If we take the premise of the matrix movie that human beings are being turned into a potato battery, becoming aware of different spheres of oppression is like discovering that your potato battery is charging other batteries and working to shut off those batteries so that your battery doesn’t die. Those are the first red pills you usually take.

The hard pills to take are those that reveal that even while you are struggling to unplug the connections that are causing other batteries to drain your charge, you are recharging your own battery from other people as well. These are the pills that make us choke, that stick in our throats. These are the ones that make us want to fight and reject what we are seeing, because more than anything the matrix relies on our denial that we could be harming people even if we have no intention to.

You didn’t know. The plugs were in your back and you couldn’t see them because you were in the matrix level whatever. But intentionally or not, you have been draining other people’s batteries. Whether you knew or not, you may have been the connection that added just that extra little drain needed to completely empty someone’s battery.

So now you have to make a decision, which do you pull out first?  The ones draining others or the ones draining you? Or do you try to pull them out at the same time? Do you leave others to try and pull out the ones draining them out themselves? Do you go back to pretending you never saw the ones in your back or deny that they’re there? Do you address some but not others? What makes you decide?

The choice you make is ultimately yours, but the one you make says something about you as a person.

My choice is striking a balance between pulling out both sides. I need to pull out my own because I can’t take out the system if my battery is completely dead. But I also need to work on pulling the ones that are charging me. Sometimes, when my battery is draining too fast, I need to take a break. I might need to focus on pulling out my own for a few moments, though I never forget about the ones in my back. Sometimes, I am being drained slow enough that I can forget about pulling out my own for some time in order to focus more on pulling out the ones that I benefit from. In fact, often when I am puling out my own, it is so that I have the surplus energy to spend more time pulling out the ones that charge me.

Everyone is interconnected into the system, but not everyone carries the same number of output and input energy. Some people only have maybe one or two output cabled, while being charged by several sources. Even when this happens, you might not be retaining a high charge, but that doesn’t change the fact that you are still draining others. The opposite extreme also exists with some people being almost completely output cables and none or almost no input cables.

The system is like a web and everyone is plugged into it.

It is essential that we all disconnect and break the system. When you have any system that depends on batteries basically sharing charge in a single continuous system, that leads to combustion. Just ask anyone who has had keys and batteries in their pocket, and ended up with burning pants because the two connecting created a single circuit.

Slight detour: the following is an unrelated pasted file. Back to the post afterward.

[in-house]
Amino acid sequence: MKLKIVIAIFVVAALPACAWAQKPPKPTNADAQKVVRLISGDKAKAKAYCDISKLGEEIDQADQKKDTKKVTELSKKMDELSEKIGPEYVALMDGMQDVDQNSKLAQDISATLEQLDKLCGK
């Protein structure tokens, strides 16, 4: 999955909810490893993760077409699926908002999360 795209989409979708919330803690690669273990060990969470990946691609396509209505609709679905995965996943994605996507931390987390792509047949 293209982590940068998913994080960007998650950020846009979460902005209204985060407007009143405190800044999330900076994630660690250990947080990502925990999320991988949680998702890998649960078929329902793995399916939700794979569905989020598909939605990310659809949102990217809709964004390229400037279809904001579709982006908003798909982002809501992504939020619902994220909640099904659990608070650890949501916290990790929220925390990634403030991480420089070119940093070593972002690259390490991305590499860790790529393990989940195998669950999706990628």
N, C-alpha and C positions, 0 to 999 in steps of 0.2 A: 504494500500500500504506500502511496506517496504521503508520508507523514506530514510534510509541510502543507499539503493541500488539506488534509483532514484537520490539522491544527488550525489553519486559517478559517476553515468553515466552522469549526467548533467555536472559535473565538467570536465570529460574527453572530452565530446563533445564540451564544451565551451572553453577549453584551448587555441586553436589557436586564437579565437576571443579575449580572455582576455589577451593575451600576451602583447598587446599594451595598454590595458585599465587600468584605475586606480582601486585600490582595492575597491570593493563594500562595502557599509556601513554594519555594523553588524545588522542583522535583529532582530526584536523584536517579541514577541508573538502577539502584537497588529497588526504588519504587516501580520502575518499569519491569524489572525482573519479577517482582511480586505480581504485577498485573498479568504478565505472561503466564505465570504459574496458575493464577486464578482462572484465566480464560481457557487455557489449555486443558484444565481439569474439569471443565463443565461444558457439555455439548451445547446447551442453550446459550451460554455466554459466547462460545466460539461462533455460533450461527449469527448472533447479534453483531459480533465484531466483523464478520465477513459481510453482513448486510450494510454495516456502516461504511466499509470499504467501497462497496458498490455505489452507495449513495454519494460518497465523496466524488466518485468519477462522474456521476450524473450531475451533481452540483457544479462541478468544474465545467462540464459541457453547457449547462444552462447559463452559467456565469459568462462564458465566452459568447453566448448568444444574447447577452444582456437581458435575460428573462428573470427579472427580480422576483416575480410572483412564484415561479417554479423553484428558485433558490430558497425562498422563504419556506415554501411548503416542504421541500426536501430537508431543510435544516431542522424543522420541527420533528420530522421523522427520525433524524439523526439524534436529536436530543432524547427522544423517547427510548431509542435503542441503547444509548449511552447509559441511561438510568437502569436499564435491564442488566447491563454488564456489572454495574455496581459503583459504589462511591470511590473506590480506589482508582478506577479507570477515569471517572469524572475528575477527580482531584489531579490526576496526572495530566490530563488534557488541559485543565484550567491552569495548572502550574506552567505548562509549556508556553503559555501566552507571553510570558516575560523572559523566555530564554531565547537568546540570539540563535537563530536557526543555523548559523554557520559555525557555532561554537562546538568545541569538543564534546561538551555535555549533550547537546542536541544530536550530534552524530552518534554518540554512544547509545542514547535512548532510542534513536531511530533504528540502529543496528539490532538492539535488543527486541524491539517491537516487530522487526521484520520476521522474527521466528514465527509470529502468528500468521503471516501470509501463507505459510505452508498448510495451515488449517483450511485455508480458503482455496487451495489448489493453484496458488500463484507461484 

The system is a path to destruction as long as it exists because either your battery gets completely drained or you combust. That’s ultimately why systems of oppression like patriarchy end up hurting even those they privilege.

Unpacking the Red Pill

Who Could it Hurt

Please note that this post is a repost from our old blog. The Ottawa Cancer Foundation retracted the invitation to Jenny McCarthy in part due to a twitter campaign #dropjenny.

In 1998 Andrew Wakefield published a fraudulent paper linking autism to the MMR (Measles, Mumps, and Rubella) vaccine. What followed was a growing movement of scared parents who began avoiding getting their kids vaccinated for fear that they would become autistic. For years scientists could not repeat the results found by Wakefield. Finally in 2004, Wakefield was found to have a conflict of interest in favour of finding a link between the vaccine and autism. In May of 2010, Andrew Wakefield was found guilty by the General Medical Council and was struck of the medical register and banned from practicing medicine.

The rumour campaign against vaccines was picked up by Jenny McCarthy, an actress with no scientific or medical background. She became the mouthpiece for the supposed controversy, despite the fact that there was no scientific basis for any of the claims she made. Despite this, her fame allowed her greater publicity. She used her son’s supposed autism* to gain sympathy, and to tug at the heartstrings of worried parents everywhere.   Hordes of new parents opted against vaccines. Not just the MMR, but others as well. Parents began sending pox pops to one another, and holding chicken pox parties. Adults who had previously had their vaccines, opted against getting their regular boosters.

Continue reading “Who Could it Hurt”

Who Could it Hurt